14 Henrietta Street
When the architects Shaffrey Associates appointed GEM Construction as their contractors to restore 14, Henrietta Street, the experts at GEM could hardly have expected to be told to bring parts of this magnificent town house back to the state it was in during the latter half of the twentieth century; a damp and semi-derelict vermin-infested tenement housing about a hundred people, some of them sleeping six to seven in a bed.
There is not much that daunts this team, however, and the successful completion of this unusual project has resulted in Dublin City Council planning the opening of a fascinating museum in September.
Magnificent Georgian Townhouse
Completed in 1748 by Luke Gardiner, the house was originally occupied by landed gentry, the wealthiest in Ireland, and then successively by bishops and lawyers. Gradually, it slid down the social scale, and in 1877 it was converted into a tenement. There were seventeen flats, sharing two outside toilets.
The last tenants left in 1970, and the house fell into disrepair. Many felt it could never be restored and should be demolished.
New Plans for Old
The Tenement Museum, Dublin. There was a heated debate about the name of the building, as Dublin Council originally wished to call it the Townhouse Museum, whilst the then minister for state for heritage Aodhán Ó Ríordáin insisted it should portray life in tenements, and tenements alone. A compromise was reached, and the basement, a single room once inhabited by a family of thirteen, has been restored to show, very accurately according to Peter Brannigan, one of the eleven children who lived there, living conditions for tenement dwellers.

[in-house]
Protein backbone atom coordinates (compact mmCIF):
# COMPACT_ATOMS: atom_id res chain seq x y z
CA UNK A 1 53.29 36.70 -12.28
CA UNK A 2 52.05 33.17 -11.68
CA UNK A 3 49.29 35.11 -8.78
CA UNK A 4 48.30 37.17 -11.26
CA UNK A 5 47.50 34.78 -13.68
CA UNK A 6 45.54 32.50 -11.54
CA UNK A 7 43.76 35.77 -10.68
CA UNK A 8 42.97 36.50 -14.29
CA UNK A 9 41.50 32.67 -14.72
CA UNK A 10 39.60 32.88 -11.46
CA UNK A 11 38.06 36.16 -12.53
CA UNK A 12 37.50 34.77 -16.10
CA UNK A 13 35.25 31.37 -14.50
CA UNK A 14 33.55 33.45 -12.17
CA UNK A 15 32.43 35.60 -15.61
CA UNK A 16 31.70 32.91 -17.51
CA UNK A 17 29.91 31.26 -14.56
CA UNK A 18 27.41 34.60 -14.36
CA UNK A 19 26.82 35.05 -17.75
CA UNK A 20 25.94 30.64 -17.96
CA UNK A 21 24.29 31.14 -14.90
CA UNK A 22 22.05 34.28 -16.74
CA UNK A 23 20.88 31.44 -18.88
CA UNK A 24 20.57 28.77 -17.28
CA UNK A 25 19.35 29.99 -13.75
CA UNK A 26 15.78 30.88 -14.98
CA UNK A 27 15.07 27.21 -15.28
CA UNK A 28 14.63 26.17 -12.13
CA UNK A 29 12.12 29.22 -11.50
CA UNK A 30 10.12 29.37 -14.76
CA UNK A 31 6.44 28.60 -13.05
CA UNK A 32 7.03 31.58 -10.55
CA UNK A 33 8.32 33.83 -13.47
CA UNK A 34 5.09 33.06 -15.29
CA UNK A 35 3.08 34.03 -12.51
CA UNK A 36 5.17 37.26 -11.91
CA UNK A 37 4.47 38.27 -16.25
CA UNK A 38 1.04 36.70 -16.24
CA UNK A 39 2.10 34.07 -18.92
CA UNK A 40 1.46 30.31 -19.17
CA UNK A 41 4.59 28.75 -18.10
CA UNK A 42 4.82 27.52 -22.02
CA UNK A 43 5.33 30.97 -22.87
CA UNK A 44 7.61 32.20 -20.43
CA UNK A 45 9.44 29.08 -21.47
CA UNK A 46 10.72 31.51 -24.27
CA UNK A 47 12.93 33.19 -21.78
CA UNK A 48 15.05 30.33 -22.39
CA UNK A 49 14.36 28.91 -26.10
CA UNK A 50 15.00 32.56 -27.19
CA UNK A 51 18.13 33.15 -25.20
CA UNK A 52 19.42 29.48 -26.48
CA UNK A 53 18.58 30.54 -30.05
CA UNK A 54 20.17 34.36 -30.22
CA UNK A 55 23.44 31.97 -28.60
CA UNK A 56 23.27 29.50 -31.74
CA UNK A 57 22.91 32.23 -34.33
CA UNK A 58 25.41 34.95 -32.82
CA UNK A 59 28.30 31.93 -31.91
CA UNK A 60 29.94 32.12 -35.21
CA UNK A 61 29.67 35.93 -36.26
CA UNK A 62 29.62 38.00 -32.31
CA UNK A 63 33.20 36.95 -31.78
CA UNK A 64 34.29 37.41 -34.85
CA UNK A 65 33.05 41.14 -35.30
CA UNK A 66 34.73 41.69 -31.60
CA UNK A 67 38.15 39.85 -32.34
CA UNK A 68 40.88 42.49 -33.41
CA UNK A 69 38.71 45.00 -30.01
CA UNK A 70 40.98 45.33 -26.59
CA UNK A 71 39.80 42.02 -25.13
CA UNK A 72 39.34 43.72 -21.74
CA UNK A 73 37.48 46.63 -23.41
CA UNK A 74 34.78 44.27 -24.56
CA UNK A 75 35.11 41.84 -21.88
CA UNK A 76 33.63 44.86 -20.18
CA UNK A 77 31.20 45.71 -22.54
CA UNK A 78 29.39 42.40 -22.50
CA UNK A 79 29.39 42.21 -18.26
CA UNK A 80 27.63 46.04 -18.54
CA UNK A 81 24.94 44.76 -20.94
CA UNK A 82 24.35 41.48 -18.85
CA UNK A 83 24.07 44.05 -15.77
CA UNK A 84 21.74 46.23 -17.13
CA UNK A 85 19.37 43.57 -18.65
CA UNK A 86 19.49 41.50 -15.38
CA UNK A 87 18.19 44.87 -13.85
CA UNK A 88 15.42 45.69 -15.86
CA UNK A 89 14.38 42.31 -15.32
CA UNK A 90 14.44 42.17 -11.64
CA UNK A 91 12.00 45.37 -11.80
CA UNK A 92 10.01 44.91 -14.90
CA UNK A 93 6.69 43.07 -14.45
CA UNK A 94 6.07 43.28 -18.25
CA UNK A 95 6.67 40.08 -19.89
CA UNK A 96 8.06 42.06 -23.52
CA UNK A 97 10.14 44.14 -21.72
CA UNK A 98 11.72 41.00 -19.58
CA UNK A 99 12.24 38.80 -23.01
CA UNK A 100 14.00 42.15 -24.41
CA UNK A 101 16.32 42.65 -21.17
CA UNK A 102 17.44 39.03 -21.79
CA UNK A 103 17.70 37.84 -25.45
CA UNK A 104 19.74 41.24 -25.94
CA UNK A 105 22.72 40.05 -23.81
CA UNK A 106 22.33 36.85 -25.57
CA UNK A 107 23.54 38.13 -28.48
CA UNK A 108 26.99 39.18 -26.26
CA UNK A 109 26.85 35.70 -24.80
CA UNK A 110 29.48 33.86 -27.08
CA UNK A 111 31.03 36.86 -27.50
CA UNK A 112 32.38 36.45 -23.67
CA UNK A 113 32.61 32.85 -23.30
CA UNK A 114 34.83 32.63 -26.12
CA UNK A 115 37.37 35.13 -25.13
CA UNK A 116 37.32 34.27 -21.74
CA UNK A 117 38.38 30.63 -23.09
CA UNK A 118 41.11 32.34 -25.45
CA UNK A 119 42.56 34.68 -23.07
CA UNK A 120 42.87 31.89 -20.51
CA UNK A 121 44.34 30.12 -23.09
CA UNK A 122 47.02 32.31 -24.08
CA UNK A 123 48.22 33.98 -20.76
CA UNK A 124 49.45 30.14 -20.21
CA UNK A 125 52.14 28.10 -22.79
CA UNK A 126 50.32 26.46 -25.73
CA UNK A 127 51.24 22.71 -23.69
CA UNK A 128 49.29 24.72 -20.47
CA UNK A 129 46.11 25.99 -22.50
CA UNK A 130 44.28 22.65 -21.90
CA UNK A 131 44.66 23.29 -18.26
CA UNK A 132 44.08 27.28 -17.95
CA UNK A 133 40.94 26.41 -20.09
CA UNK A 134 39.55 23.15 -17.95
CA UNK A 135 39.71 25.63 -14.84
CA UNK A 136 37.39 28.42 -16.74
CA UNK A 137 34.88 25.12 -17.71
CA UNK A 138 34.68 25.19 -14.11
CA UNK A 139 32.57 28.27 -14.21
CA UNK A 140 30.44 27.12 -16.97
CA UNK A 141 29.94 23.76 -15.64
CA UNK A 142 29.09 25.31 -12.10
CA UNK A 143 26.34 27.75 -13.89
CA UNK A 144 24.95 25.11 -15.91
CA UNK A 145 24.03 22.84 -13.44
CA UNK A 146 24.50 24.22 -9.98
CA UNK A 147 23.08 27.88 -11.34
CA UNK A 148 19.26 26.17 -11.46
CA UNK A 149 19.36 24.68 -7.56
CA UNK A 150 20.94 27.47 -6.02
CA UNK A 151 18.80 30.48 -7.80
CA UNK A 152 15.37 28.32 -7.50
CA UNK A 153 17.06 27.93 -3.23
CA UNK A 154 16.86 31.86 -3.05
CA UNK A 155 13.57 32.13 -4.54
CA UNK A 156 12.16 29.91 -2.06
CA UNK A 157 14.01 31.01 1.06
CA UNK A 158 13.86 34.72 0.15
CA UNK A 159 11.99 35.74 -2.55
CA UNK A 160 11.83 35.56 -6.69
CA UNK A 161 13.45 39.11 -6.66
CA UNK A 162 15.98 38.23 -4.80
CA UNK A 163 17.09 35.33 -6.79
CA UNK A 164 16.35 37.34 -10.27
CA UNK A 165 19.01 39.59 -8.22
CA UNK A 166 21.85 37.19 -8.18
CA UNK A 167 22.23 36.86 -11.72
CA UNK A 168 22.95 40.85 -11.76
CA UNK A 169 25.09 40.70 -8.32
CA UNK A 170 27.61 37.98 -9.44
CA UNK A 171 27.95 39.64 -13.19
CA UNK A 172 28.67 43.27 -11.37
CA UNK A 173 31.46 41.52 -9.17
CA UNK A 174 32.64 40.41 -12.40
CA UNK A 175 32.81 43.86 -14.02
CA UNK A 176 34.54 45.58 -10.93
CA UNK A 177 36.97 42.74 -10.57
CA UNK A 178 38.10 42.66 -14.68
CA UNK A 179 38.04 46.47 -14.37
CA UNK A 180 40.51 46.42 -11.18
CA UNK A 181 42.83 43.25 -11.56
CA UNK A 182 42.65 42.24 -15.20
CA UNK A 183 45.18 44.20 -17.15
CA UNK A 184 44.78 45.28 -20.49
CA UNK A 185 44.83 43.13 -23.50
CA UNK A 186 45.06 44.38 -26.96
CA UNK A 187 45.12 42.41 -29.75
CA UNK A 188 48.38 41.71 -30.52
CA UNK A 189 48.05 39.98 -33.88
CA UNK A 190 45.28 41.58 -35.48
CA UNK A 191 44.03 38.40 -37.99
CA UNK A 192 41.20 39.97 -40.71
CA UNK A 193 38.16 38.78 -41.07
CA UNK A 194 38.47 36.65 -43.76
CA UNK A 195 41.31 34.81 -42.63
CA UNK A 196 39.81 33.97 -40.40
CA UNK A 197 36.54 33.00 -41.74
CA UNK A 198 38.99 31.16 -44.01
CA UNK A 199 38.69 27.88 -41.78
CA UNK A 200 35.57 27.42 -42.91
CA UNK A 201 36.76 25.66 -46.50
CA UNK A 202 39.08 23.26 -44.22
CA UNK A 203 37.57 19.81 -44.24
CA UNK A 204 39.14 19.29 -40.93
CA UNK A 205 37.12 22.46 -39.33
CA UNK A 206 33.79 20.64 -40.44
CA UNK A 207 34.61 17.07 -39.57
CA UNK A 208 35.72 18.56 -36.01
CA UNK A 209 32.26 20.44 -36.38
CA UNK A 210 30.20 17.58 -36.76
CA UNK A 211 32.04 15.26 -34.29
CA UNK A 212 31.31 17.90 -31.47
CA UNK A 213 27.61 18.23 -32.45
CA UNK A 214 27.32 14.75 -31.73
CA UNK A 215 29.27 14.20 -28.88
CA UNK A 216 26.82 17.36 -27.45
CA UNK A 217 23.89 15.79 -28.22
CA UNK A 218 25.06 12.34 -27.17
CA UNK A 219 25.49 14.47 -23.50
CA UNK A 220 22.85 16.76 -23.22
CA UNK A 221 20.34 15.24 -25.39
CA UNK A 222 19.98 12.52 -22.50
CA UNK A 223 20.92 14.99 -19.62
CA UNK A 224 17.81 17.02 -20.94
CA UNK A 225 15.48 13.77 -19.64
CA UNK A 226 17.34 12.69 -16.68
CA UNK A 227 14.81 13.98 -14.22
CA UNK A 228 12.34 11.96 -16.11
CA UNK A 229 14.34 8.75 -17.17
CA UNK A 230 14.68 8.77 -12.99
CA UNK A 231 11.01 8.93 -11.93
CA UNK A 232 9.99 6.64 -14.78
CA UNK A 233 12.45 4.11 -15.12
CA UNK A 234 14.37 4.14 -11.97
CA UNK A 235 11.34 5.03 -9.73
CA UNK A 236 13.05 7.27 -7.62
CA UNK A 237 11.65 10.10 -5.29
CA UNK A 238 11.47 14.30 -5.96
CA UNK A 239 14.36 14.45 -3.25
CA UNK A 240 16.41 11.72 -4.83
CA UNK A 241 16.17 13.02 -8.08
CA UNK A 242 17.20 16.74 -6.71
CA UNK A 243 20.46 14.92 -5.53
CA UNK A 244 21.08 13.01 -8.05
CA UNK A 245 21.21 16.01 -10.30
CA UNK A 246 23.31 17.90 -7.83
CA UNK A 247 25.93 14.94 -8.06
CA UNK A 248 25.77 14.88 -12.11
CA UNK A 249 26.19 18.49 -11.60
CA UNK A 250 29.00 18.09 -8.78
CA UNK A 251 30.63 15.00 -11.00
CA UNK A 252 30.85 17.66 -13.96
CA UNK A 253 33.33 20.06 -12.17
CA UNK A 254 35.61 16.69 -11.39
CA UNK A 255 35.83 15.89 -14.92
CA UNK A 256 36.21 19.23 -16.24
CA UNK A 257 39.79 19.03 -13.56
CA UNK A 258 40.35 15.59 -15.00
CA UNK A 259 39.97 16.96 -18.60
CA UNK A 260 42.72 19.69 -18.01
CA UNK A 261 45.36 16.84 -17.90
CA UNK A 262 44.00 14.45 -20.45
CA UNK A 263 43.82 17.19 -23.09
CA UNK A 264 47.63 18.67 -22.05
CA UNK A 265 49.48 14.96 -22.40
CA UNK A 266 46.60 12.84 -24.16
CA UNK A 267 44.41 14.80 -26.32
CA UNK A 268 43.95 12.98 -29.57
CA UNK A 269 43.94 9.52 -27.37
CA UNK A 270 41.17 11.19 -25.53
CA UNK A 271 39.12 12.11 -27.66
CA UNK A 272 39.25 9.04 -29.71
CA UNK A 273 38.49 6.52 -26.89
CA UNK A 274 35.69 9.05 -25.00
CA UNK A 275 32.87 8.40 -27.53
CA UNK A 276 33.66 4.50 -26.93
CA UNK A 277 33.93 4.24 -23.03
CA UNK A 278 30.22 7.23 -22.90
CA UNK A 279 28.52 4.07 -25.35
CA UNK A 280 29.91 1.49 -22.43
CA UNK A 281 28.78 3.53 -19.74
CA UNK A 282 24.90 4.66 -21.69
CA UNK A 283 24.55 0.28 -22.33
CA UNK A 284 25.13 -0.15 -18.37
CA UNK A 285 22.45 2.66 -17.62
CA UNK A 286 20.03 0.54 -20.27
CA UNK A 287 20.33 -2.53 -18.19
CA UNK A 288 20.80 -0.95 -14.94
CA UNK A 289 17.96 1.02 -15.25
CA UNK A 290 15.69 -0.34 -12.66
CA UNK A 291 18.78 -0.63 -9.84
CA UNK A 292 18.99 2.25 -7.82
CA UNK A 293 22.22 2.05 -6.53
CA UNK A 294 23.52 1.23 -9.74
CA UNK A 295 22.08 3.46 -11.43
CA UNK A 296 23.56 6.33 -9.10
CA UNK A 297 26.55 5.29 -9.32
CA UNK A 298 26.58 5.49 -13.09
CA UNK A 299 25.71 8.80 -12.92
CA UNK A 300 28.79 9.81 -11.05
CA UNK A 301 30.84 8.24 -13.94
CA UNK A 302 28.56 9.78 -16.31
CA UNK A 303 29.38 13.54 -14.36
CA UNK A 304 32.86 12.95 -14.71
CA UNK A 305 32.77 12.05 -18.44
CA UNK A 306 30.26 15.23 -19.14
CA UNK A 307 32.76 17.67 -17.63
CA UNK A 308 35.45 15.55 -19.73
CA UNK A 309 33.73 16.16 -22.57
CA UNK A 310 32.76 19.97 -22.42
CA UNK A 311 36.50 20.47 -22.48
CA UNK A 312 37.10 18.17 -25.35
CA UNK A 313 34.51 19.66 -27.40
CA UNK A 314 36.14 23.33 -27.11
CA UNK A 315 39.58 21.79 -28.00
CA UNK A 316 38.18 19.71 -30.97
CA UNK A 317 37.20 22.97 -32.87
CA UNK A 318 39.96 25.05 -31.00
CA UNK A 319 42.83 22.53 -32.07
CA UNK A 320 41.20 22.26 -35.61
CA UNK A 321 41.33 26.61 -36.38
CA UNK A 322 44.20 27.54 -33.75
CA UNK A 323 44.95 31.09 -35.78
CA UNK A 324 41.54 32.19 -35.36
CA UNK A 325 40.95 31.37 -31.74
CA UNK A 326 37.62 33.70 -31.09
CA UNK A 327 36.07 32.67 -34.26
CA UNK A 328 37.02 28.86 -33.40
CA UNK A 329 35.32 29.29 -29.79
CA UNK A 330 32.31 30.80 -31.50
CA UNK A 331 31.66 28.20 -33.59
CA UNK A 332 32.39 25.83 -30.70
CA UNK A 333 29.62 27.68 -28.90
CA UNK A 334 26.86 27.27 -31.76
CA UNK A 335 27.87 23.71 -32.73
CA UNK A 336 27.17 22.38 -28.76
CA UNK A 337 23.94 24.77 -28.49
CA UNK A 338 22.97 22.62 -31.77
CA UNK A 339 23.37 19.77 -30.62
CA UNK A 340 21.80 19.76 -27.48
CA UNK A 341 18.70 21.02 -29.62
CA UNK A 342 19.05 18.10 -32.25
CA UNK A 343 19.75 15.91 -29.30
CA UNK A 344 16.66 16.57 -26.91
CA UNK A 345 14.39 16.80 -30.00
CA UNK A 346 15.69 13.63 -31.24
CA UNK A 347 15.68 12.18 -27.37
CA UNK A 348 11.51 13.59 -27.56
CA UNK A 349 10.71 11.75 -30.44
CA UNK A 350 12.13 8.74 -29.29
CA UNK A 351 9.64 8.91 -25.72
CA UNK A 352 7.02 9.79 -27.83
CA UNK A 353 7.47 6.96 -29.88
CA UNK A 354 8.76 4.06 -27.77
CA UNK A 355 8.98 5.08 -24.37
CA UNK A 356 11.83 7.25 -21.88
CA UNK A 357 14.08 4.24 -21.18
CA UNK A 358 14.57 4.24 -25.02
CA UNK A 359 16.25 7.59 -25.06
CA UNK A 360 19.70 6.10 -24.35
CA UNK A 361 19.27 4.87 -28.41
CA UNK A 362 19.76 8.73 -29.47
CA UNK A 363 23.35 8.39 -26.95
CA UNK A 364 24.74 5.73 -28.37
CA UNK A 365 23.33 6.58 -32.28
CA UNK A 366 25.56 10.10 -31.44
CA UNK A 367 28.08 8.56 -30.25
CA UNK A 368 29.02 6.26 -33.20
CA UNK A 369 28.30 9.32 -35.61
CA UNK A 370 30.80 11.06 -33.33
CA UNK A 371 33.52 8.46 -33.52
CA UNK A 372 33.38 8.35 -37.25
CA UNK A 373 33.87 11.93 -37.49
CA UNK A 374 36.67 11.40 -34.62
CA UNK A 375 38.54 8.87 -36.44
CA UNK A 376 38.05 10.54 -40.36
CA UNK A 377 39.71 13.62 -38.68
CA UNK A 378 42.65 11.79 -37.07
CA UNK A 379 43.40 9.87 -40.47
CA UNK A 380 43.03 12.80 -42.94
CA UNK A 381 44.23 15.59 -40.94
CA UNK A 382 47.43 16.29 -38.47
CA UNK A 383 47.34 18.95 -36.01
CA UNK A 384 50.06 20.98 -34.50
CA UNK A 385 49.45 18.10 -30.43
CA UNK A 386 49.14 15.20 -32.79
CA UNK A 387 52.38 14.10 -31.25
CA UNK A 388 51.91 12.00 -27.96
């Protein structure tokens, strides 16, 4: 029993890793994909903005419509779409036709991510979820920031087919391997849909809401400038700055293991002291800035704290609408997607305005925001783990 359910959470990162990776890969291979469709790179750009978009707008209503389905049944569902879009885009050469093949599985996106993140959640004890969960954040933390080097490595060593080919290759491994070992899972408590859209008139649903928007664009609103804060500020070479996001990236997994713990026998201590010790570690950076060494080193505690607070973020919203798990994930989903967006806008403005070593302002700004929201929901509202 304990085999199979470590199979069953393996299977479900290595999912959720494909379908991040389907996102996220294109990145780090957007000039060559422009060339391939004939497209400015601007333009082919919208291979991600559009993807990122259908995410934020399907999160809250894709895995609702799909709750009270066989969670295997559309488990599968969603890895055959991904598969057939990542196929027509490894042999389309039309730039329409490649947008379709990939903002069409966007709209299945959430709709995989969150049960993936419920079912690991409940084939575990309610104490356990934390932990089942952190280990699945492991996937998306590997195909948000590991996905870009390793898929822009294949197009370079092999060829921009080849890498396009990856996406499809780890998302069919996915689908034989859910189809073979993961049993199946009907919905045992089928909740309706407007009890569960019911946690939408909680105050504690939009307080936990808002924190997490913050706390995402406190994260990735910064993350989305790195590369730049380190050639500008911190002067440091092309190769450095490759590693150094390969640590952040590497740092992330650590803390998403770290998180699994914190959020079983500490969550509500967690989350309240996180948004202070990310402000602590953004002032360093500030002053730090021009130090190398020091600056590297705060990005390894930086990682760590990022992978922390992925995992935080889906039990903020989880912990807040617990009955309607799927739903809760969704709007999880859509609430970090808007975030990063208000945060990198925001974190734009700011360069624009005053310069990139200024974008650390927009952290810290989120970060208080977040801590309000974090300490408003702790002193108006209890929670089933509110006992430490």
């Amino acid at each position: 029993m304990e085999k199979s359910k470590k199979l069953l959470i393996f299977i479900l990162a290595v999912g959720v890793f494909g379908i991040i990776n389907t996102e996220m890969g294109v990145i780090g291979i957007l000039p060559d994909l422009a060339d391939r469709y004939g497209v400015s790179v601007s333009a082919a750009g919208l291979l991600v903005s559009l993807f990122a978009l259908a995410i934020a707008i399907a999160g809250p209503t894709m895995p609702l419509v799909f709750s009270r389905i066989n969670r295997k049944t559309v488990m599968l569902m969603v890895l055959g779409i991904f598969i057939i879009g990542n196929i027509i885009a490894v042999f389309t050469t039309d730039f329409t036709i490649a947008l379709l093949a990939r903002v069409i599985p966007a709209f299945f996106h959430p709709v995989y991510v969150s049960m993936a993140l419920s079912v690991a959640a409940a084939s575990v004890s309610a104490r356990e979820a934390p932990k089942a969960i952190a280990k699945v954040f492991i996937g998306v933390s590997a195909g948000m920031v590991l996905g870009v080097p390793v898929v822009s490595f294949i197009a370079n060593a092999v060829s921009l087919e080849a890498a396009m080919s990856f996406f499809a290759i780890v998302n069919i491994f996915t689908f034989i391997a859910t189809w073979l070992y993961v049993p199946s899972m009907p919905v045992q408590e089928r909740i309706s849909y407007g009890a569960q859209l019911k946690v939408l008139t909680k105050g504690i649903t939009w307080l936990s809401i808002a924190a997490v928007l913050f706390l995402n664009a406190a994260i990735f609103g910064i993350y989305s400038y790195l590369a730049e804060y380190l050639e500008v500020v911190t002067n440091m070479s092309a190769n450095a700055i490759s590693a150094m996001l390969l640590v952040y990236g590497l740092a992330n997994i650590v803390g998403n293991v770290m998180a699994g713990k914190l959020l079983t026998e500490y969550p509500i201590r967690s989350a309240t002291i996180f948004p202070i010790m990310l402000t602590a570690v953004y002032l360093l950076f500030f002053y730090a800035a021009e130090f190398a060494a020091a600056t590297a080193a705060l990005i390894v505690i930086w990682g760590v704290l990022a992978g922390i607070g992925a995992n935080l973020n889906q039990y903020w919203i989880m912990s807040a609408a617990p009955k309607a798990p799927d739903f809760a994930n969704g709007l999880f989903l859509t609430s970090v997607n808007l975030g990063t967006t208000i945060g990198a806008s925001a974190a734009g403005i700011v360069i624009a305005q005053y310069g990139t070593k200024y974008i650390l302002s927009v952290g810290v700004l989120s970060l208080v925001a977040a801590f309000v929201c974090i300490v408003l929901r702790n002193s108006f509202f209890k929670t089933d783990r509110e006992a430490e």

The rest of the building is rather more glamorous.
The lovely Georgian staircase, ripped out when the house was converted, has been copied and installed, and the beautiful plaster mouldings so typical of the era have been repaired, and replaced where necessary. Much of the original fabric of the house has been repaired and protected, including, perhaps less glamorously, the disinfectant paint on the back stairs leading to the lavatories!
And Back to Normal
Repointing, repainting, the installation of pedestrian access and ramps, the renewal of the roof and the façade, the lift, the ancillary services, and a new landscaped garden, all these were necessary to ensure that this new museum would be accessible, safe, and successful. And, following the work required to demonstrate a damp, crowded and vermin-infested basement, this must have seemed like a welcome return to normal for GEM Construction and Shaffrey Associates.